I've successfully migrated a few of my cron jobs over to systemd. I followed some guides and have taken the standard approach of creating 3 files:

myjob.timer - systemd timer unit
myjob.service - systemd service unit
myjob.sh

As you can probably guess, at a certain time myjob.timer is triggered, which runs myjob.service which in turn executes myjob.sh.

I have the same setup for all of my timers and now that I see everything is working fine I want to disable myjob.timer, which is just a tester.

Do I just do:

systemctl --user disable myjob.timer

or do I also have to do:

systemctl --user disable myjob.service

What is the correct thing to do? I'm quite new to systemd, so I'd like to learn how to do stuff the proper way. I'm guessing that it's correct to disable both units in order to keep the system free of excess baggage running.

up vote 10 down vote accepted

if myjob.service contains no [Install] block, then it is sufficient to just disable the timer. The timer was the only thing starting the .service file, so with the .timer disabled, nothing will start the .service file.

Also remember to run systemctl --user stop myjob.timer. Disabling the timer prevents it from being started on the next boot, but it does not stop the timer currently running.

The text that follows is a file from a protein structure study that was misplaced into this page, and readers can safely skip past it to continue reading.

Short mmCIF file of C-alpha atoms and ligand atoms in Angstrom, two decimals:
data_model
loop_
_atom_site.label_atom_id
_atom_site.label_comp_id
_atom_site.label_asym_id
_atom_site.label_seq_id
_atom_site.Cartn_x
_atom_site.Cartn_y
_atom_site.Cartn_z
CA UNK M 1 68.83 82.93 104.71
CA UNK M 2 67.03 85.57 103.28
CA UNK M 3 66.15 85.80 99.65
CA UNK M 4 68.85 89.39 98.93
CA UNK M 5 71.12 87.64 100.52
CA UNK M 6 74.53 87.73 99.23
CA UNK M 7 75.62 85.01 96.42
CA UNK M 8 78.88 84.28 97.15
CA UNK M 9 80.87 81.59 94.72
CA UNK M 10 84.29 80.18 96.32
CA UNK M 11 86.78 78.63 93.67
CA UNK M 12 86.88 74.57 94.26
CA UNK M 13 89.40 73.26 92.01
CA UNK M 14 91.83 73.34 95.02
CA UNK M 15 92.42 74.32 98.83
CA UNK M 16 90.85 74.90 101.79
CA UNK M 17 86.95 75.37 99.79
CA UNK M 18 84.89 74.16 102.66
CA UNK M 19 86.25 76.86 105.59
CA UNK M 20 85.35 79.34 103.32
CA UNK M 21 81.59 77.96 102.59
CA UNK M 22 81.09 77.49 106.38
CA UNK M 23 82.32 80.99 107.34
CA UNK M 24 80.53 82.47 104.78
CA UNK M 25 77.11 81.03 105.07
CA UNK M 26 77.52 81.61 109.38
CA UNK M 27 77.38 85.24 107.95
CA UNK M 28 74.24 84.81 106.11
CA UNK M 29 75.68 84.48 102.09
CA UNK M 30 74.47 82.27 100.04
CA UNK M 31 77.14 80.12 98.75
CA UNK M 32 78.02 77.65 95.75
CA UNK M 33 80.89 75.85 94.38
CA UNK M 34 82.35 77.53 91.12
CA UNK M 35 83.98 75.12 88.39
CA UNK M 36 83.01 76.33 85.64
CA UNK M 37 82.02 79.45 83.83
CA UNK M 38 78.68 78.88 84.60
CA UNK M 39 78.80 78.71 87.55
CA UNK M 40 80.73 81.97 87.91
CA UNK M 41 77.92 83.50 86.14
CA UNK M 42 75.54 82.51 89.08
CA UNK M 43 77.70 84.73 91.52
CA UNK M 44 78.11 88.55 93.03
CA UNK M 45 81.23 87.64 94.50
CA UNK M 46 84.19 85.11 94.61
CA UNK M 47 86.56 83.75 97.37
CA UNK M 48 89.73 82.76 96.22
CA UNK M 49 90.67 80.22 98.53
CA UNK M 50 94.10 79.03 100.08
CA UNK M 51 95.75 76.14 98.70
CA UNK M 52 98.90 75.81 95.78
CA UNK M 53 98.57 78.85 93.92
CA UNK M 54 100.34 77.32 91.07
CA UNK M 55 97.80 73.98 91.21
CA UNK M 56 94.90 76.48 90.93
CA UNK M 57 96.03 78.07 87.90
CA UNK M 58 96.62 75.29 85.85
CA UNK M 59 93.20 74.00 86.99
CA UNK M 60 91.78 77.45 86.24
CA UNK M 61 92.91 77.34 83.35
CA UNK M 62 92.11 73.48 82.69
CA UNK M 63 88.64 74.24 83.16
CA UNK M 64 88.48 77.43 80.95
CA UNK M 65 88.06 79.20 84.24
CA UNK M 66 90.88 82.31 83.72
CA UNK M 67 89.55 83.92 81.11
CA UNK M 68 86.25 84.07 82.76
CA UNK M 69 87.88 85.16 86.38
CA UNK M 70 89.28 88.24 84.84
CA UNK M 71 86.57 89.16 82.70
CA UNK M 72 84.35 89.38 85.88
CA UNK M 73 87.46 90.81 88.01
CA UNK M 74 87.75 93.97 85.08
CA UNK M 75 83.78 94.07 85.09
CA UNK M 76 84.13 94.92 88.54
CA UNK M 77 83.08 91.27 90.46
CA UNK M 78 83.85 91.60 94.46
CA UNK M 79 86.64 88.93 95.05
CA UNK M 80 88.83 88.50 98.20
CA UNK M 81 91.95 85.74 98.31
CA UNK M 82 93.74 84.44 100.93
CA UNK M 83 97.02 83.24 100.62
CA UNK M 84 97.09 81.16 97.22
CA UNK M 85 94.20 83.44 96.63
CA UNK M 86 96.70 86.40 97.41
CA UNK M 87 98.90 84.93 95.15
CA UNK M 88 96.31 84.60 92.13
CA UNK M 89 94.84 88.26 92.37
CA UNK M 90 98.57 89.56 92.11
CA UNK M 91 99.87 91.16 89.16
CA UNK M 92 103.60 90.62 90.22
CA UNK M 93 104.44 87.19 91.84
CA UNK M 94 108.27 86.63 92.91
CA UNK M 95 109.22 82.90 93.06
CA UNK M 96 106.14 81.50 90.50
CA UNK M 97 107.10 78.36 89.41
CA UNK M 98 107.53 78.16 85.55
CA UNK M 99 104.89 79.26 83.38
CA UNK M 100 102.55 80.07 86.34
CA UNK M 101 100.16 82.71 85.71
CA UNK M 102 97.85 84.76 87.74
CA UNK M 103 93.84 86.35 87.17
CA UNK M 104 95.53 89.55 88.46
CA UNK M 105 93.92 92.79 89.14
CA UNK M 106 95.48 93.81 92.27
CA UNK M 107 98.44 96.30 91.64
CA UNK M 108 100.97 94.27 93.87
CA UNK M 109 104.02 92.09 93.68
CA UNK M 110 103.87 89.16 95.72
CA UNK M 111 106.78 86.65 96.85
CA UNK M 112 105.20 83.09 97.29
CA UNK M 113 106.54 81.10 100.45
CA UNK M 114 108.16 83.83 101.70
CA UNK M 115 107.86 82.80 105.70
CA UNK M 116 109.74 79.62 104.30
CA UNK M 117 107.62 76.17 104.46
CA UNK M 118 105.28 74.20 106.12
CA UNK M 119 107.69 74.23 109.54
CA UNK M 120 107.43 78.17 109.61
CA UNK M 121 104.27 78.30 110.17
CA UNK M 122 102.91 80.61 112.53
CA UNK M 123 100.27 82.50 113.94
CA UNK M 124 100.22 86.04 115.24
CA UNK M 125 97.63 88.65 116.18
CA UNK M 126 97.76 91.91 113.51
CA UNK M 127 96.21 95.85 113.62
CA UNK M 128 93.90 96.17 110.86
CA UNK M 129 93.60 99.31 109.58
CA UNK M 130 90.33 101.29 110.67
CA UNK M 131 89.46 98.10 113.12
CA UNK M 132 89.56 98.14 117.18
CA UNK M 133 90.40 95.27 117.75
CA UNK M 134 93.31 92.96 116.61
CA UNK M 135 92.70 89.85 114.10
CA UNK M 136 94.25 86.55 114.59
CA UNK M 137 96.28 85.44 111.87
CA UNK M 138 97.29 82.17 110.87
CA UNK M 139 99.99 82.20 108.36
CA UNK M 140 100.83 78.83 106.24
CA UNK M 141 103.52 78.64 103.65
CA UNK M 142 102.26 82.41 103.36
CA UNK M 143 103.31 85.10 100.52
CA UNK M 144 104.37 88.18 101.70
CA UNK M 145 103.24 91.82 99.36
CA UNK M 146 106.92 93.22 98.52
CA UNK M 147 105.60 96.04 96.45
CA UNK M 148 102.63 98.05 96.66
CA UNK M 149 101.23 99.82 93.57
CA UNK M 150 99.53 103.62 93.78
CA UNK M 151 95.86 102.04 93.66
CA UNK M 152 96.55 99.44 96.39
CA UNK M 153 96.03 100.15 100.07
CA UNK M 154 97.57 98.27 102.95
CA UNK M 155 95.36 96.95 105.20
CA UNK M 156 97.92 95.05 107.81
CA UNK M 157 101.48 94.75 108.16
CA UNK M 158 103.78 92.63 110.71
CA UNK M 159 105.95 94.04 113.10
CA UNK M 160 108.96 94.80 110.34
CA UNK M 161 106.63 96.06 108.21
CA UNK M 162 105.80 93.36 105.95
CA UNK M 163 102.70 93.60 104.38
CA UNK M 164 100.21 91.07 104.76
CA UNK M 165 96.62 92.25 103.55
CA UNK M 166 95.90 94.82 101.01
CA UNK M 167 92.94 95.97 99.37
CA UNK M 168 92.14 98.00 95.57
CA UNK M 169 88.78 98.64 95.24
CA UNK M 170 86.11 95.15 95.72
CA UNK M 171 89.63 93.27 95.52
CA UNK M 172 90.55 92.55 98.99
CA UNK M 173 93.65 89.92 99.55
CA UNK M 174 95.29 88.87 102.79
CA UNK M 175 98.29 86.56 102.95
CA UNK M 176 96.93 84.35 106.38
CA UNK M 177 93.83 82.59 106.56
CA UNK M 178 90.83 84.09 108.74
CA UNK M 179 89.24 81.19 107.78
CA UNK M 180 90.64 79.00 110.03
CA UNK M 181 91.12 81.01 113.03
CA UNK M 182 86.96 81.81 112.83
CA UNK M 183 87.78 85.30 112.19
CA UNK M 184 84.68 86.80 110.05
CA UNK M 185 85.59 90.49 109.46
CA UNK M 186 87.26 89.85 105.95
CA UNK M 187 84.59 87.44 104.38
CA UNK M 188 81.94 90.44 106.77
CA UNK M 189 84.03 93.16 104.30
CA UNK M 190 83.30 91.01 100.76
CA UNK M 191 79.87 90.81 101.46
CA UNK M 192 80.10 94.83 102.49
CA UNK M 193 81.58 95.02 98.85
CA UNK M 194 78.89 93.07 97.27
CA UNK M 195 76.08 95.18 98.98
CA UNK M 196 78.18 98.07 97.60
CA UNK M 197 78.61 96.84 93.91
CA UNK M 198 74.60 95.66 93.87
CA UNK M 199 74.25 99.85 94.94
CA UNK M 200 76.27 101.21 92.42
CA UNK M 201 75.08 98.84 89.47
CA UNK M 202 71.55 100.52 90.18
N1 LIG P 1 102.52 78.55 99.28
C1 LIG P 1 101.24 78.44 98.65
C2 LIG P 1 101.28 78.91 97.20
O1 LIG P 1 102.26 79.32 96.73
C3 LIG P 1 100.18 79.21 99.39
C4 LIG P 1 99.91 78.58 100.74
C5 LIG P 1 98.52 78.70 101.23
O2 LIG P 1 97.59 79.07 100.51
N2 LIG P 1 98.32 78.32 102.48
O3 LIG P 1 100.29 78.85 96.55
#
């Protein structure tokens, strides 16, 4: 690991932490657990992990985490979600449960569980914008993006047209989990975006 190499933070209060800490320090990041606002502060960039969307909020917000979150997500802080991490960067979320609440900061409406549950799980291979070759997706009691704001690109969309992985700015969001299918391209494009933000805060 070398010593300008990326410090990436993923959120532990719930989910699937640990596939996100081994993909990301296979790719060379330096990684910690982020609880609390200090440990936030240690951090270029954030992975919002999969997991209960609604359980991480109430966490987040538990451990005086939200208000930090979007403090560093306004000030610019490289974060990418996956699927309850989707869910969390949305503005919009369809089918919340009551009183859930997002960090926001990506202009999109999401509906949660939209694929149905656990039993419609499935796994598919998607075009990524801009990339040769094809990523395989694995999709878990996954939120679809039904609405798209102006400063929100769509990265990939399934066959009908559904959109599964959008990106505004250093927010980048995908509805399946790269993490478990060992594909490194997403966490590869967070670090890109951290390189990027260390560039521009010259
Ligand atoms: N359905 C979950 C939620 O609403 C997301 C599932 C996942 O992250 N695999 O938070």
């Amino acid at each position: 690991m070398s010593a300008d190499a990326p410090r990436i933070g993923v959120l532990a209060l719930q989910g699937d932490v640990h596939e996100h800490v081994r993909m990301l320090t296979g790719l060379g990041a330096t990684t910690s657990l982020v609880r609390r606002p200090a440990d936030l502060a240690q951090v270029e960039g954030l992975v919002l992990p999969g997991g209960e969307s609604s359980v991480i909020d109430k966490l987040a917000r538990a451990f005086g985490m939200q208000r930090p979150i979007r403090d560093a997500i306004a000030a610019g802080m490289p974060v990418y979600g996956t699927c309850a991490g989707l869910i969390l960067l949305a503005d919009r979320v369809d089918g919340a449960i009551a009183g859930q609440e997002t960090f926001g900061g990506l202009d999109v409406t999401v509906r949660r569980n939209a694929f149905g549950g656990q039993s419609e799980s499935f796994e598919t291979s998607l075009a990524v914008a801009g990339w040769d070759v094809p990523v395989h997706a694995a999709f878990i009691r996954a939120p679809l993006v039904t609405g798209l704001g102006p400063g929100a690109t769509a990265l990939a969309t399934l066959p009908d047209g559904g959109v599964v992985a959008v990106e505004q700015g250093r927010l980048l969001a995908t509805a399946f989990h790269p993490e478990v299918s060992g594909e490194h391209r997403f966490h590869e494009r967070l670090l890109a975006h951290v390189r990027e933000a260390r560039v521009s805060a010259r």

• I have an [Install] block in each of my timer units. It has one entry, saying 'WantedBy=default.target'. I got this from the guides I followed. Can I just get rid of the [Install] block altogether? – bitofagoob May 8 '17 at 15:44
  • 1
    OK. I have read about the [Install] section and I think that WantedBy=default.target is just there to ensure that the unit, when enabled, is brought to life during any normal boot session (either multi-user or graphical). I will take Mark Stosberg's advice and disable only the timer unit. I will also mark his answer as the solution. Cheers Mark! – bitofagoob May 8 '17 at 15:54
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    You want the [Install] section on your timer units so they are started on boot. Usually WantedBy=timers.target. You only need an [Install] section for a service if you want the service to be started at boot time, which it sounds like you don't want in this case. – Mark Stosberg May 8 '17 at 17:22
  • 1
    Thanks. I have removed the [Install] section from the service unit and changed the [Install] section in my timer to WantedBy=timers.target. – bitofagoob May 8 '17 at 17:34

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